Wednesday, December 7, 2011

Awesome story

link if you want to see the pictures.

Bountiful mom runs New York City Marathon for her son
Fundraiser • Run aimed at raising research money into rare skin disorder.
By Carol Lindsay

Special to The Tribune

Published: December 5, 2011 11:26AM
Updated: December 6, 2011 01:27PM

Carol Lindsay | Special to the Tribune KayDee Troop ran the New York City Marathon to raise money for research into a rare skin disorder that affects her son, Zack, left. The Bountiful mom, who is holding her daughter Elizabeth, wears the medal she brought home from that race. Not even a broken leg could keep KaDee Troop from competing in one of the world’s largest marathons.

The Bountiful mom wasn’t doing it for herself. She was running the New York City Marathon for her son.

Troop, whose 9-year-old son Zack suffers from a rare skin disorder that makes it painful to perform even the simplest of daily tasks, ran the streets of New York City in early November to raise research money for a condition known as Recessive Dystrophic Epidermolysis Bullosa.

It took her six hours and 40 minutes to complete the race. But she did it — with a broken leg — and placed 46,147th out of 46,795 runners.

“It was awesome to be able to run in honor of my son,” she said. “Every day of his life is a marathon. He goes through so much and he does it with a smile.”

Because of his genetic disorder, Zack develops wounds, similar to third-degree burns, on his body when he encounters the slightest friction from everyday activities. Other wounds can form internally along, say, the digestive tract.

It’s an uncommon ailment that manifests itself in about one in a million newborns.

When asked about why his body is covered in bandages, Zack, who attends third grade at Bountiful’s Tolman Elementary, is apt to say that he got in a fight with a bear or a Tyrannosaurus rex. Why? Because he gets tired of explaining his condition.

Zack was born in 2002 in Nevada. Not only was he missing skin from the back of his head, elbows and legs — not to mention his fingers, which had been sucked down to the tendons while in the womb — he was missing a family.

His birth parents had been unable to care for him and, consequently, had sought out an adoption agency to take him. Although some adoption agencies were reluctant because of Zack’s medical needs and uncertain future, one agreed to look for a permanent home.

That search led to the Troop family.

The Troops, who had begun the process of adopting a baby, were told about an infant with a life-threatening condition that desperately needed a home. The child wasn’t expected to survive a year.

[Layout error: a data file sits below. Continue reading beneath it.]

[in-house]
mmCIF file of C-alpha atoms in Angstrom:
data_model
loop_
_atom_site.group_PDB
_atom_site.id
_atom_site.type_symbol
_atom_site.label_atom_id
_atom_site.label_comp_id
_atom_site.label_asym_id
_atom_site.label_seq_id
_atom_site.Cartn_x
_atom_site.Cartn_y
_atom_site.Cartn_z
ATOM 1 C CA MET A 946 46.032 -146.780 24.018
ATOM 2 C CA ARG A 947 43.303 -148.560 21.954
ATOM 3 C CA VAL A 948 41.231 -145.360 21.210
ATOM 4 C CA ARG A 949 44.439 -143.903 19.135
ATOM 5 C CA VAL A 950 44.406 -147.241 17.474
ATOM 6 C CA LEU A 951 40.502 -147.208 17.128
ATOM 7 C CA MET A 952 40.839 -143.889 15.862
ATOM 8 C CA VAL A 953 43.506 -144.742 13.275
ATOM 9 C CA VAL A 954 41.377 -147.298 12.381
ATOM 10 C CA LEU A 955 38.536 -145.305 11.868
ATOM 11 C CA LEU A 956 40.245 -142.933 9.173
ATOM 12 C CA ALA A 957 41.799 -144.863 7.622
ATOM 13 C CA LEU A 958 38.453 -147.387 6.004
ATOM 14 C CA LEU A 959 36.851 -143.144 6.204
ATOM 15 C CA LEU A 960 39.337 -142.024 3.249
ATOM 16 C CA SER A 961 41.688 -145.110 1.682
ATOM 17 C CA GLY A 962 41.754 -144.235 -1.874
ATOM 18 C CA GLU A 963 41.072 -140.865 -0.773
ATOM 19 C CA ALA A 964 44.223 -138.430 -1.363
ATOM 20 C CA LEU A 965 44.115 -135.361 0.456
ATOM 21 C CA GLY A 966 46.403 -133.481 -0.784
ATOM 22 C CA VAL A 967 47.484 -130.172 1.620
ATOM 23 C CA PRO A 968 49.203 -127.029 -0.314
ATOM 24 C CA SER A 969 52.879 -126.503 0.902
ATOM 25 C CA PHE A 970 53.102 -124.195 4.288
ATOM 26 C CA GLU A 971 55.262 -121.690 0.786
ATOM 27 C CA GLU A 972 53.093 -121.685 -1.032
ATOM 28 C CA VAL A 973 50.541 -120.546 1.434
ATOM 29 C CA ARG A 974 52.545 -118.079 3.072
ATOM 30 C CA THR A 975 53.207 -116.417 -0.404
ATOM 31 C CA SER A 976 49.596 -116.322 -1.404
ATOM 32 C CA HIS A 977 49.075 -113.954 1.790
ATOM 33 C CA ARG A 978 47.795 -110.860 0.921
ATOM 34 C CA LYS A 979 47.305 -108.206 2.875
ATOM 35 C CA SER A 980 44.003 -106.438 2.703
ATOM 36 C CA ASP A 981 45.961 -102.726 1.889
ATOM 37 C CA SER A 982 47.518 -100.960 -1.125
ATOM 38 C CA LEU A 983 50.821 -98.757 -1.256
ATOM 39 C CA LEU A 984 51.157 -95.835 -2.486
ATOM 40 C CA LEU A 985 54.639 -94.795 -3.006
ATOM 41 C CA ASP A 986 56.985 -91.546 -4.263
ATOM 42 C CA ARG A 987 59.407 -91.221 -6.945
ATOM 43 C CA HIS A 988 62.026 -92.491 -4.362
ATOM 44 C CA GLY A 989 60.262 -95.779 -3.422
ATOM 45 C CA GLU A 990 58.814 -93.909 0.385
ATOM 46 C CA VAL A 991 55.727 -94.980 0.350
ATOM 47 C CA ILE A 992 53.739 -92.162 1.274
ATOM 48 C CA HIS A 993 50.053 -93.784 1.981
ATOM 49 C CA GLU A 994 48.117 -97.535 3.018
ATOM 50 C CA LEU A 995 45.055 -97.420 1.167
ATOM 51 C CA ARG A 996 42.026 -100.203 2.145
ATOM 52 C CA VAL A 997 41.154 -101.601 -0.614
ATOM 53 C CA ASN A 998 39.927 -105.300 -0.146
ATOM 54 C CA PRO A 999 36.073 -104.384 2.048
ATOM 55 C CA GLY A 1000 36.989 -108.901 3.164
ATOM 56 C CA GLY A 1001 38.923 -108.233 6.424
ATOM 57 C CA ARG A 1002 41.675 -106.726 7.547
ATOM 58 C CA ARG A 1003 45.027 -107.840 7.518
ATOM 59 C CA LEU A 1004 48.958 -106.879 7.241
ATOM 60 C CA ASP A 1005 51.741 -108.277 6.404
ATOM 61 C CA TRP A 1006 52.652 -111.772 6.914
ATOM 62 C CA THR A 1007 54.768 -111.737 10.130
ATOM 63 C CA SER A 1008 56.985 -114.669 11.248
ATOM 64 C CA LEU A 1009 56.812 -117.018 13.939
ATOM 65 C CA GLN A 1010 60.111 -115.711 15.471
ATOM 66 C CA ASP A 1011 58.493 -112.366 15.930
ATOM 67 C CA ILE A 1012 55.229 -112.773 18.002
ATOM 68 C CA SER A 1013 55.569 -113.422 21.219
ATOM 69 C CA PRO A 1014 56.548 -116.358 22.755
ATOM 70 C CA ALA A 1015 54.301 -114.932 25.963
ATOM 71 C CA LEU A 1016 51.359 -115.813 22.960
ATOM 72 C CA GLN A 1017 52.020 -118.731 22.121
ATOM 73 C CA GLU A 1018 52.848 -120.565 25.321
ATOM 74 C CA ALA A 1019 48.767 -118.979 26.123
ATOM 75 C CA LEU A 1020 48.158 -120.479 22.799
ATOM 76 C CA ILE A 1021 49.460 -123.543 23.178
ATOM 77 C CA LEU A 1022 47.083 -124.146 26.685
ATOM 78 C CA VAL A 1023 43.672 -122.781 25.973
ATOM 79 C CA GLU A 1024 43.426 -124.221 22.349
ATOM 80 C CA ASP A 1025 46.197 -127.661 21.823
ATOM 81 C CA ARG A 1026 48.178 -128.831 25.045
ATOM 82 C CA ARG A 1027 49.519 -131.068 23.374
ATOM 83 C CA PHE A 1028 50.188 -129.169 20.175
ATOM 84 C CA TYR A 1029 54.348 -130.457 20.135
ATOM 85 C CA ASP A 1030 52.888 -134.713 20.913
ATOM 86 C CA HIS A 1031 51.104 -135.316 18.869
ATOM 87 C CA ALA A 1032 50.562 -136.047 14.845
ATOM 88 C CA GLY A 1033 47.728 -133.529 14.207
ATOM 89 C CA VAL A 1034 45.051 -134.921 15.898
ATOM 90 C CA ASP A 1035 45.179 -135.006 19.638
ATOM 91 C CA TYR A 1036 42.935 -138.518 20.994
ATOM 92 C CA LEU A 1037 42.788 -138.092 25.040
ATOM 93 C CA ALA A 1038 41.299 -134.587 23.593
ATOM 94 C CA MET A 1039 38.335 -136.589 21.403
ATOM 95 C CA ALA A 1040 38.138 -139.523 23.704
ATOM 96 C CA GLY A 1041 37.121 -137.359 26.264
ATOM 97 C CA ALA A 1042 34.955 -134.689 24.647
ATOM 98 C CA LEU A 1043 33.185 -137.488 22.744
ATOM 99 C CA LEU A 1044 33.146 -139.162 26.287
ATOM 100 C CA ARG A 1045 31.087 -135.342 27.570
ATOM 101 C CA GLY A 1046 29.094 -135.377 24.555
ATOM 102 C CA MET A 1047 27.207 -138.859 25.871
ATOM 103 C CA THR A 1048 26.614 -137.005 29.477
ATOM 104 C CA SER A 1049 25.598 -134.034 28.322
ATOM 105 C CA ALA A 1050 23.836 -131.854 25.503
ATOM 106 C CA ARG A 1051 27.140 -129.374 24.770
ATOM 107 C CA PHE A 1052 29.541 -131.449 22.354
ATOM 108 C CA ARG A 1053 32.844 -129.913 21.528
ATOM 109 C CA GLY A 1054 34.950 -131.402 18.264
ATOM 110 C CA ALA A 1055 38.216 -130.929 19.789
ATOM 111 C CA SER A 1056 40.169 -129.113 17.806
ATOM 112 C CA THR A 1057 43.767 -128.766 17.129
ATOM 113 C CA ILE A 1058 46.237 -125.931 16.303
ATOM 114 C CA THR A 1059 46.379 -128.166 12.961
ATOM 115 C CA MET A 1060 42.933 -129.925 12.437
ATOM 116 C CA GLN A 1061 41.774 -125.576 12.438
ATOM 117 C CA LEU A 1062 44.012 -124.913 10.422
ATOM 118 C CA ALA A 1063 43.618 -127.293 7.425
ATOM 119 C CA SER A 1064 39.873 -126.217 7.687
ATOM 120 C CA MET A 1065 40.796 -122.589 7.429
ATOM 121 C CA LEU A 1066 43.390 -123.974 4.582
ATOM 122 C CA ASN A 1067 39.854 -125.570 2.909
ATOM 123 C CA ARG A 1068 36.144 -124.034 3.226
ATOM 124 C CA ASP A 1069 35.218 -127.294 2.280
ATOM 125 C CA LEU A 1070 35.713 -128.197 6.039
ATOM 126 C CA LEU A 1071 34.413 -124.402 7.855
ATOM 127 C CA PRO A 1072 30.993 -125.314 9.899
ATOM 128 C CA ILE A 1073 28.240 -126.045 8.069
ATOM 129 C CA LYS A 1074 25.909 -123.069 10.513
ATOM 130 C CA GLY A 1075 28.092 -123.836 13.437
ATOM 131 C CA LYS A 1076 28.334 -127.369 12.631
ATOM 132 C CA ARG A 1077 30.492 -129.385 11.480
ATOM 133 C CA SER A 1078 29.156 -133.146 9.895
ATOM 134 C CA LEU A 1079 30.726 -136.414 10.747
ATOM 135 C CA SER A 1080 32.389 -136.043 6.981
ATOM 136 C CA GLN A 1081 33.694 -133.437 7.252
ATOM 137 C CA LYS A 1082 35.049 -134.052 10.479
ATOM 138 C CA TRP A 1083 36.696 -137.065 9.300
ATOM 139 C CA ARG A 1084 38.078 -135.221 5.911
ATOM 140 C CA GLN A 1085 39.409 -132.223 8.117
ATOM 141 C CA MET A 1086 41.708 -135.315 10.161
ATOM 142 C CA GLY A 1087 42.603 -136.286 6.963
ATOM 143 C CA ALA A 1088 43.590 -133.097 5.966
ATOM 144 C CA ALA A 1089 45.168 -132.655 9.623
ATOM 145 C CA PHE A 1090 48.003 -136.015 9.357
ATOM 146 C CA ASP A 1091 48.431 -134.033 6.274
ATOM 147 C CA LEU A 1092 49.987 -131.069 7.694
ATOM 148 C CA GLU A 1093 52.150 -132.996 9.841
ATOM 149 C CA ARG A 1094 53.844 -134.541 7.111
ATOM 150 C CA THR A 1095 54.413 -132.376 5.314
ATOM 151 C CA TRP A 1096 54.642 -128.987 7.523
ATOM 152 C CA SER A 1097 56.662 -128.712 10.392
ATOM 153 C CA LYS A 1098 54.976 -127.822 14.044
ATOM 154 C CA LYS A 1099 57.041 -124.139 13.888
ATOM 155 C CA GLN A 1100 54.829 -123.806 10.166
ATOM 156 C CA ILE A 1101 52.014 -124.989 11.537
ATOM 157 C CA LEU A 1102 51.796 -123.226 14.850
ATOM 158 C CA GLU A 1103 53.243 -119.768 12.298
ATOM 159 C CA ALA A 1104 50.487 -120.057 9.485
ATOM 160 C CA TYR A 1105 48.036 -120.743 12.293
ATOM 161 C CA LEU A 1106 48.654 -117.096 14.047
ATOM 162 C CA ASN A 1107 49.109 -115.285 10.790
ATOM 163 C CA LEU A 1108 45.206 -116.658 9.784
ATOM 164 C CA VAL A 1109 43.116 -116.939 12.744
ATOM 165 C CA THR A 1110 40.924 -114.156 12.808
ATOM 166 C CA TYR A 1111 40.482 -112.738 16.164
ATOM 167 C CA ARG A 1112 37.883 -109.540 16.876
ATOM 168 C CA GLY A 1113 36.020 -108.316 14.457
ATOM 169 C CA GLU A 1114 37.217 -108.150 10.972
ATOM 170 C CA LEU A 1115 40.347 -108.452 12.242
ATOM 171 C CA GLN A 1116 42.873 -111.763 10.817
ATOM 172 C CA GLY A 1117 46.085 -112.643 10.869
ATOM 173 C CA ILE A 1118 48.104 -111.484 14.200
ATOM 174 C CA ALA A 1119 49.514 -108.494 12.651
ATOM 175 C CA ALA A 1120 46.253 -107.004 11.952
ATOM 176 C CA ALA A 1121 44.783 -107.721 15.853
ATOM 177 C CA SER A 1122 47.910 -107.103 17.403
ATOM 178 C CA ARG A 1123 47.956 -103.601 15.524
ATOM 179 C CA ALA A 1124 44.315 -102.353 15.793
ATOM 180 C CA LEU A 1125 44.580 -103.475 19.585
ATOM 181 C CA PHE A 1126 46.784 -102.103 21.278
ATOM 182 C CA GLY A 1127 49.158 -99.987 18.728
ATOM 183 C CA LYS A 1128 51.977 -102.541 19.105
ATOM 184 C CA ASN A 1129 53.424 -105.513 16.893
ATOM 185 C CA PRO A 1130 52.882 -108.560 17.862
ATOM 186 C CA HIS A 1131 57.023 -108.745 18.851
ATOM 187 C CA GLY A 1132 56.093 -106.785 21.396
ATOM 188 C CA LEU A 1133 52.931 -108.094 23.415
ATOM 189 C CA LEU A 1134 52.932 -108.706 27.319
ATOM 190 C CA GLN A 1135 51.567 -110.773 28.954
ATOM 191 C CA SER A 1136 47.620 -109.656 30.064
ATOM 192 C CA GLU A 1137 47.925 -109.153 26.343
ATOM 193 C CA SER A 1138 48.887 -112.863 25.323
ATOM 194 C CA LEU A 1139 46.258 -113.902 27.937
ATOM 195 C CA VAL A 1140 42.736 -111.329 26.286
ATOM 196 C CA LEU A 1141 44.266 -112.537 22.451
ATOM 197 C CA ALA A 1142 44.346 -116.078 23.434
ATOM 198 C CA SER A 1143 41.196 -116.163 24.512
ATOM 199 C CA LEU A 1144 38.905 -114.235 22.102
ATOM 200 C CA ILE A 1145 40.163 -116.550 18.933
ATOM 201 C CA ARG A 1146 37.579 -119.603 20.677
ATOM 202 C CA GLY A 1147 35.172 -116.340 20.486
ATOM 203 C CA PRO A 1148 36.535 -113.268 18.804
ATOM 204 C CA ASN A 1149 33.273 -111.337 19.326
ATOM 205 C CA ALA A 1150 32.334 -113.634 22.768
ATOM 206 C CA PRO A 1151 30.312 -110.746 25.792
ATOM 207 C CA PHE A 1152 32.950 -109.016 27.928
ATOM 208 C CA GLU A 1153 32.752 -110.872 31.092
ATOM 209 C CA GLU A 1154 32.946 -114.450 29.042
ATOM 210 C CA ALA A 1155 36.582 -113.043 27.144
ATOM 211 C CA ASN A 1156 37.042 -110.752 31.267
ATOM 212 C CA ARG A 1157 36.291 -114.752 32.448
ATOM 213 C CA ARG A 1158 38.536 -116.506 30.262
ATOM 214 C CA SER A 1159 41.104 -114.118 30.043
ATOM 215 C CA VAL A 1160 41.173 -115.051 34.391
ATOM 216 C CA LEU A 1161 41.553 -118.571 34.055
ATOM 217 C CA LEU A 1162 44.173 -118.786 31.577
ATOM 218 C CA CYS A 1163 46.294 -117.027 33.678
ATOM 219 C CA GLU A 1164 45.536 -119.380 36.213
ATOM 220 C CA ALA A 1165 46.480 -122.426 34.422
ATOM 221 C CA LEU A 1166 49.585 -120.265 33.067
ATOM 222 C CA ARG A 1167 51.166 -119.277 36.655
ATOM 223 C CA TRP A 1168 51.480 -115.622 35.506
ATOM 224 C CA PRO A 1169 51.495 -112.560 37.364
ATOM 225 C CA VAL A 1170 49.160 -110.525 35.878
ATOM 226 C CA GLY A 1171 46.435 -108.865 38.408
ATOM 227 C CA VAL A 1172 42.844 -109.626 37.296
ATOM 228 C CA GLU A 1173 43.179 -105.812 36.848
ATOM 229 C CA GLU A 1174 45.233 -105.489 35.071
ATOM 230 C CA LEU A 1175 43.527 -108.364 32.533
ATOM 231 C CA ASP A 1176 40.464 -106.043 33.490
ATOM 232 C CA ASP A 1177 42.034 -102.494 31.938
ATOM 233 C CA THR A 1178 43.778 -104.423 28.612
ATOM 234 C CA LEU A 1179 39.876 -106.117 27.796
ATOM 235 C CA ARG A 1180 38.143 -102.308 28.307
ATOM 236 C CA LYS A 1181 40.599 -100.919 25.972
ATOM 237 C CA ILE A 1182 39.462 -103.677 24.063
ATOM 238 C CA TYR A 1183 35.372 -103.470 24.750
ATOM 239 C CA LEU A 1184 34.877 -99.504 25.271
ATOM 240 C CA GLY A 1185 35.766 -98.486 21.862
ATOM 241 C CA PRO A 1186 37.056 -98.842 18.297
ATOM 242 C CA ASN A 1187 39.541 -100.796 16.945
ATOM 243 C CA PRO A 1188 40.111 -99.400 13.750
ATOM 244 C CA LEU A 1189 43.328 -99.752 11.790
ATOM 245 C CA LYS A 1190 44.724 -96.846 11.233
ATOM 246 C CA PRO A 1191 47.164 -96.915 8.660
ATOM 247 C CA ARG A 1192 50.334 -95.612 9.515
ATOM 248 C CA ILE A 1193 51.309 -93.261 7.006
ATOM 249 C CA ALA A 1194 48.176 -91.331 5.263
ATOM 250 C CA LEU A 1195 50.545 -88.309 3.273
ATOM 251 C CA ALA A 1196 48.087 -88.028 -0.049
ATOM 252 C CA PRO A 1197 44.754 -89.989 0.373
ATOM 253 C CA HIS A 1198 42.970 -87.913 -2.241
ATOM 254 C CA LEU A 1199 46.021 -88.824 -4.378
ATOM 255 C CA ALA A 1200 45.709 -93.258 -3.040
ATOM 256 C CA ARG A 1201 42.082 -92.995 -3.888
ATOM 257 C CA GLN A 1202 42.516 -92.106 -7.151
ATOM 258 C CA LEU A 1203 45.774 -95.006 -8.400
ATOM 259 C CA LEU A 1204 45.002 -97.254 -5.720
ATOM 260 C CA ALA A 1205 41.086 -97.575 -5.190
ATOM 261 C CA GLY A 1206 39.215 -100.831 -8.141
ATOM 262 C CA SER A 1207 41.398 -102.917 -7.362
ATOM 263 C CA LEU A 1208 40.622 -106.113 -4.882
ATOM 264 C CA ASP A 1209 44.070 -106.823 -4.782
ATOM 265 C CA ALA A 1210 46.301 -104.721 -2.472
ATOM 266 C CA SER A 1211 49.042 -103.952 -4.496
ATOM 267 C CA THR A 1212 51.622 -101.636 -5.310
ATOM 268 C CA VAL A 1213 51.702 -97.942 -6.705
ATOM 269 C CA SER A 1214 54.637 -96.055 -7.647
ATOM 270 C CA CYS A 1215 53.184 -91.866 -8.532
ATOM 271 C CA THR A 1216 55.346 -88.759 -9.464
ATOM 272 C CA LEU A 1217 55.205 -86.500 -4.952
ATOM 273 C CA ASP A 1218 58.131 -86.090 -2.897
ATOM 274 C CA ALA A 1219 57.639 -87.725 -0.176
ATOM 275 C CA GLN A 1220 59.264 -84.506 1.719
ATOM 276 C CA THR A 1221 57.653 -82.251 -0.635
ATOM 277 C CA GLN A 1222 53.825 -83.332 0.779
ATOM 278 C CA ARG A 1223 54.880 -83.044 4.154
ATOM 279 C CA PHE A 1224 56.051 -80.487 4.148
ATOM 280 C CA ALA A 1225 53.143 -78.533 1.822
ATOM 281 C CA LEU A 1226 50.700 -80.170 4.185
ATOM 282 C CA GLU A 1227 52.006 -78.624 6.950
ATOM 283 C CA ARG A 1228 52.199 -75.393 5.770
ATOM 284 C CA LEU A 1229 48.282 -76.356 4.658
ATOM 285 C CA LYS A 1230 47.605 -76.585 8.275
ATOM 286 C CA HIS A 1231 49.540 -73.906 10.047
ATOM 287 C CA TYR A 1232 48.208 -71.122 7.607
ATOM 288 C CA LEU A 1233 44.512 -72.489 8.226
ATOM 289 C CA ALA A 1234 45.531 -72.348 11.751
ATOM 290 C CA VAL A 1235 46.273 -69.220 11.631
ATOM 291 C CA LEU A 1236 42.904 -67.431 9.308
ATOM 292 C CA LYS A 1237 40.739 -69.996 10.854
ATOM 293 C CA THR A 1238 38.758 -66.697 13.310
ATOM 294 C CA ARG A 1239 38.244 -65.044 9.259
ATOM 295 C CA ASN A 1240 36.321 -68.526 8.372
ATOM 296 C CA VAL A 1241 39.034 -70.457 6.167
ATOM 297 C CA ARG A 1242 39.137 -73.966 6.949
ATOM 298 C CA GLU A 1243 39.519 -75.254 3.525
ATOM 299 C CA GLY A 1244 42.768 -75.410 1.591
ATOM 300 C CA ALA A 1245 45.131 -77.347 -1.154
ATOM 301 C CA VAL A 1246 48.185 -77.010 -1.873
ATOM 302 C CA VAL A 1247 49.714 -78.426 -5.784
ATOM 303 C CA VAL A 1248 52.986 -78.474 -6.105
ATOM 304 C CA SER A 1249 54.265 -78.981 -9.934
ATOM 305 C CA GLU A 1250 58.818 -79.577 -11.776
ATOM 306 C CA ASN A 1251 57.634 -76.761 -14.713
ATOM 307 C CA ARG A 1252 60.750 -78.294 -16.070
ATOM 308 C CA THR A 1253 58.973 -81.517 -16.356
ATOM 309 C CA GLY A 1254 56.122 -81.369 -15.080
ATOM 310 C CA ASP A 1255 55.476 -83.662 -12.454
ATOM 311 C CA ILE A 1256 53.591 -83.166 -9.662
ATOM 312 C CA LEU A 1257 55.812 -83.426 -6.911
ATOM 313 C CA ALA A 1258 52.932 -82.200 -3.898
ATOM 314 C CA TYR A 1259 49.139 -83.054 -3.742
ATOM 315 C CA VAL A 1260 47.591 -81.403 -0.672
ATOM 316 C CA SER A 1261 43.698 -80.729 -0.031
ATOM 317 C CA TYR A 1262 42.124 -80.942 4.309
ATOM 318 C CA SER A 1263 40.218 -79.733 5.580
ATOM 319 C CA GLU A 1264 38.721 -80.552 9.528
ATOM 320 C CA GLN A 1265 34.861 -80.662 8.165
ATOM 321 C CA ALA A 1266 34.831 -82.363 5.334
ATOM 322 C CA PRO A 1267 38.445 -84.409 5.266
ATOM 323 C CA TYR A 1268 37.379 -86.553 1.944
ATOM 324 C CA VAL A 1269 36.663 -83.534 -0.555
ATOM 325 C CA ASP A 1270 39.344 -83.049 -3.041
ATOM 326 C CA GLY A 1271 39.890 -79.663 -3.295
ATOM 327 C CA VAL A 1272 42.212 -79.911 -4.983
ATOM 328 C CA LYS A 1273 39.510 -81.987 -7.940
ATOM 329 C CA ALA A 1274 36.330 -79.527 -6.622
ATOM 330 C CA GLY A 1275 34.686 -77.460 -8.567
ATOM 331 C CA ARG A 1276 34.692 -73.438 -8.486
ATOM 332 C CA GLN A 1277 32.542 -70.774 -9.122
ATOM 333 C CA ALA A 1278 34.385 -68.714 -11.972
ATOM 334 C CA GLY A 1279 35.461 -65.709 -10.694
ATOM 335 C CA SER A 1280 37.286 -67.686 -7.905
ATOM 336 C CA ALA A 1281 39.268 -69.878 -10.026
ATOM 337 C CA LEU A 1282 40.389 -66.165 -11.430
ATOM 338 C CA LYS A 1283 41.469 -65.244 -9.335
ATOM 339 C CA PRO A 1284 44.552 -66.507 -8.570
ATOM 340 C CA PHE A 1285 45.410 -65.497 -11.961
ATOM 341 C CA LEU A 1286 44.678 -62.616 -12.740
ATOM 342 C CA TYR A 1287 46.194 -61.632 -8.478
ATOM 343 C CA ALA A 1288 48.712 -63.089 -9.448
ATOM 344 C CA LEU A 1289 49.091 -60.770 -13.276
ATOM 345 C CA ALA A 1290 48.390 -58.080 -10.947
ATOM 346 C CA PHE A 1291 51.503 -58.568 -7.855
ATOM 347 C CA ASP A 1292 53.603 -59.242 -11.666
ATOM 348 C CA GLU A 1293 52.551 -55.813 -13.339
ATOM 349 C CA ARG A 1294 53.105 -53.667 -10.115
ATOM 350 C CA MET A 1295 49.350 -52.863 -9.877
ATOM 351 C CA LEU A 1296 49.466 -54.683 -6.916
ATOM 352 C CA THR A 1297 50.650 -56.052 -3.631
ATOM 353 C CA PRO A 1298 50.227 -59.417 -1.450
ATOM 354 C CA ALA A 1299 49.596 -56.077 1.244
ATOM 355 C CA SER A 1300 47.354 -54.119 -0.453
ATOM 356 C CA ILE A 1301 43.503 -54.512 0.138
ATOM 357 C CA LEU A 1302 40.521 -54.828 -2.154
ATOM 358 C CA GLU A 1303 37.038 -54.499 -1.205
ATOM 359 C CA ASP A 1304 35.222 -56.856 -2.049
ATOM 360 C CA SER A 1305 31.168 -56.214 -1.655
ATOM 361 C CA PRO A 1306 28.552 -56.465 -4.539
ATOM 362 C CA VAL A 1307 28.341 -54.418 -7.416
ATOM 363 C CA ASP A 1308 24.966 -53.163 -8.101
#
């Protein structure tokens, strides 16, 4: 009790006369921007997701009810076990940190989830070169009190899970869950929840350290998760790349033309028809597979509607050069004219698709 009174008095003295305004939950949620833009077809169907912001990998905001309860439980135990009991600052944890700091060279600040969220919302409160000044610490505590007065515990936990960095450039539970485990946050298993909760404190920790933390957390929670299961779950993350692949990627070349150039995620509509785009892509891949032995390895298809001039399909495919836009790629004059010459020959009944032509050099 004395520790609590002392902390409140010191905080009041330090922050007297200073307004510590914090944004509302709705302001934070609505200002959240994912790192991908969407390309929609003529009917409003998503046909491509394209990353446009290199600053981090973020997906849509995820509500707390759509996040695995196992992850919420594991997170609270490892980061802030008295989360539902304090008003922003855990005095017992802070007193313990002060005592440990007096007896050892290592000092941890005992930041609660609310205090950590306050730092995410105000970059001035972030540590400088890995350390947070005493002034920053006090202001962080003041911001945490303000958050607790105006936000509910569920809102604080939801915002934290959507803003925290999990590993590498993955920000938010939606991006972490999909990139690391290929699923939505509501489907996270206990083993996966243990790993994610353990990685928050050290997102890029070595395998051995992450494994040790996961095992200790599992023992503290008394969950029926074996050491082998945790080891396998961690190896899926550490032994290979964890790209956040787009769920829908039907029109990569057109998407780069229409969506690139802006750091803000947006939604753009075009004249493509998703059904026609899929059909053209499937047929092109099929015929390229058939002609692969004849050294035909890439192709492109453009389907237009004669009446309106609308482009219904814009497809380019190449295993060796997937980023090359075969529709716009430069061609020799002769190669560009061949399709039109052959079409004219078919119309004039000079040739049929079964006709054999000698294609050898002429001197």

The family went to meet the baby, who had just been discharged from intensive care, and immediately fell in love.

“We knew he was ours,” KaDee Troop said.

With some help from a Vernal family — whose teenage daughter has the same disorder — the Troops learned to care for their fragile boy.

“The mom knew just what to do,” said Troop, who recalled the family arriving on her Bountiful doorstep after learning, from a pediatrician, of their plight. “We were struggling with how to care for this infant covered with open wounds. It was amazing to watch this mom. She gave him a bath and showed us how to dress him and care for him. She showed us what to do and from then on we had hope.”

And so this child, who wasn’t supposed to last a year, is now halfway through grade school.

Although he has challenges — he spends two hours a day getting his bandages changed, he needs a school aide to help him with instruments as simple as scissors, he relies on a voice-activated computer to avoid the painful process of writing — Zack remains an active boy.

He began reading at age 3 and now ranks above grade level for both reading and math. He loves to swim. He enjoys travel. And he plays lots of video games.

“We work hard to make sure there are wonderful things that Zack can do,” Troop said. “He pretty much does anything he wants to do. Sometimes we just have to find a way to adapt.”

You might say that Troop has done the same. Despite breaking her leg during training, she decided to not to give up on the New York City Marathon. With strangers cheering her on during the 26-mile route — offering suckers, tissues and drinks — the race turned out to be one of the highlights of Troop’s life.

“I think it was great that she did it,” Zack said.

Having crossed that finish line, Troop raised $3,588 for the Jackson Gabriel Silver Foundation to pay for research.

Want to donate?

O KaDee Troop is raising money for research into Recessive Dystrophic Epidermolysis Bullosa online


© 2011 The Salt Lake Tribune
Bountiful mom runs New York City Marathon for her son
By Carol Lindsay

Special to The Tribune

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